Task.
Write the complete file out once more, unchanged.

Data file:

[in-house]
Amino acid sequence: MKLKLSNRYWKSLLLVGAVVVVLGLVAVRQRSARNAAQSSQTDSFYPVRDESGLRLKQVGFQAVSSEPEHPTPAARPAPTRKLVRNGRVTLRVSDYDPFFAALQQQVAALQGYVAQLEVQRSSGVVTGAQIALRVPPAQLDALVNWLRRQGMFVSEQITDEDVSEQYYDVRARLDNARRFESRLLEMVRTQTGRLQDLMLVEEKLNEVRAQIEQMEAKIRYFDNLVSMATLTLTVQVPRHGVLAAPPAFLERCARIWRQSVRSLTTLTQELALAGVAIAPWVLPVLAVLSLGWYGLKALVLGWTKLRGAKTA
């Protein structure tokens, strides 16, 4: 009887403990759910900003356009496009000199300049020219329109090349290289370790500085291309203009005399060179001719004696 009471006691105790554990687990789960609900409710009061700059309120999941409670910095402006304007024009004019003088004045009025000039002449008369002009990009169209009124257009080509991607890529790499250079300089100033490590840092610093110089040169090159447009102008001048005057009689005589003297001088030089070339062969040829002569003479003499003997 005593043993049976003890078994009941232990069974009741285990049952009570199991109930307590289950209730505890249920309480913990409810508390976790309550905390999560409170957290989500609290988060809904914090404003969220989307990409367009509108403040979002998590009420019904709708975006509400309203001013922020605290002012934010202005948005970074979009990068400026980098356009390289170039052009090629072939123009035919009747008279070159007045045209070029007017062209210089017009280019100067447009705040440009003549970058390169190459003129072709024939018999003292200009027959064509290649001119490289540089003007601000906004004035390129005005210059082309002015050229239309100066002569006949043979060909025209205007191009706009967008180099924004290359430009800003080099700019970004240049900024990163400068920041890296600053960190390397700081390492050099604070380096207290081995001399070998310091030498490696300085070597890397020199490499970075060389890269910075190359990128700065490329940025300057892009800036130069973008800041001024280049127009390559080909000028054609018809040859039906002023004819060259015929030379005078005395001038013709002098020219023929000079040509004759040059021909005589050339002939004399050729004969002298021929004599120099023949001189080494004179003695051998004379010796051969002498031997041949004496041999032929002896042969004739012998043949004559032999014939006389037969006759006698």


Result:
[in-house]
Amino acid sequence: MKLKLSNRYWKSLLLVGAVVVVLGLVAVRQRSARNAAQSSQTDSFYPVRDESGLRLKQVGFQAVSSEPEHPTPAARPAPTRKLVRNGRVTLRVSDYDPFFAALQQQVAALQGYVAQLEVQRSSGVVTGAQIALRVPPAQLDALVNWLRRQGMFVSEQITDEDVSEQYYDVRARLDNARRFESRLLEMVRTQTGRLQDLMLVEEKLNEVRAQIEQMEAKIRYFDNLVSMATLTLTVQVPRHGVLAAPPAFLERCARIWRQSVRSLTTLTQELALAGVAIAPWVLPVLAVLSLGWYGLKALVLGWTKLRGAKTA
């Protein structure tokens, strides 16, 4: 009887403990759910900003356009496009000199300049020219329109090349290289370790500085291309203009005399060179001719004696 009471006691105790554990687990789960609900409710009061700059309120999941409670910095402006304007024009004019003088004045009025000039002449008369002009990009169209009124257009080509991607890529790499250079300089100033490590840092610093110089040169090159447009102008001048005057009689005589003297001088030089070339062969040829002569003479003499003997 005593043993049976003890078994009941232990069974009741285990049952009570199991109930307590289950209730505890249920309480913990409810508390976790309550905390999560409170957290989500609290988060809904914090404003969220989307990409367009509108403040979002998590009420019904709708975006509400309203001013922020605290002012934010202005948005970074979009990068400026980098356009390289170039052009090629072939123009035919009747008279070159007045045209070029007017062209210089017009280019100067447009705040440009003549970058390169190459003129072709024939018999003292200009027959064509290649001119490289540089003007601000906004004035390129005005210059082309002015050229239309100066002569006949043979060909025209205007191009706009967008180099924004290359430009800003080099700019970004240049900024990163400068920041890296600053960190390397700081390492050099604070380096207290081995001399070998310091030498490696300085070597890397020199490499970075060389890269910075190359990128700065490329940025300057892009800036130069973008800041001024280049127009390559080909000028054609018809040859039906002023004819060259015929030379005078005395001038013709002098020219023929000079040509004759040059021909005589050339002939004399050729004969002298021929004599120099023949001189080494004179003695051998004379010796051969002498031997041949004496041999032929002896042969004739012998043949004559032999014939006389037969006759006698």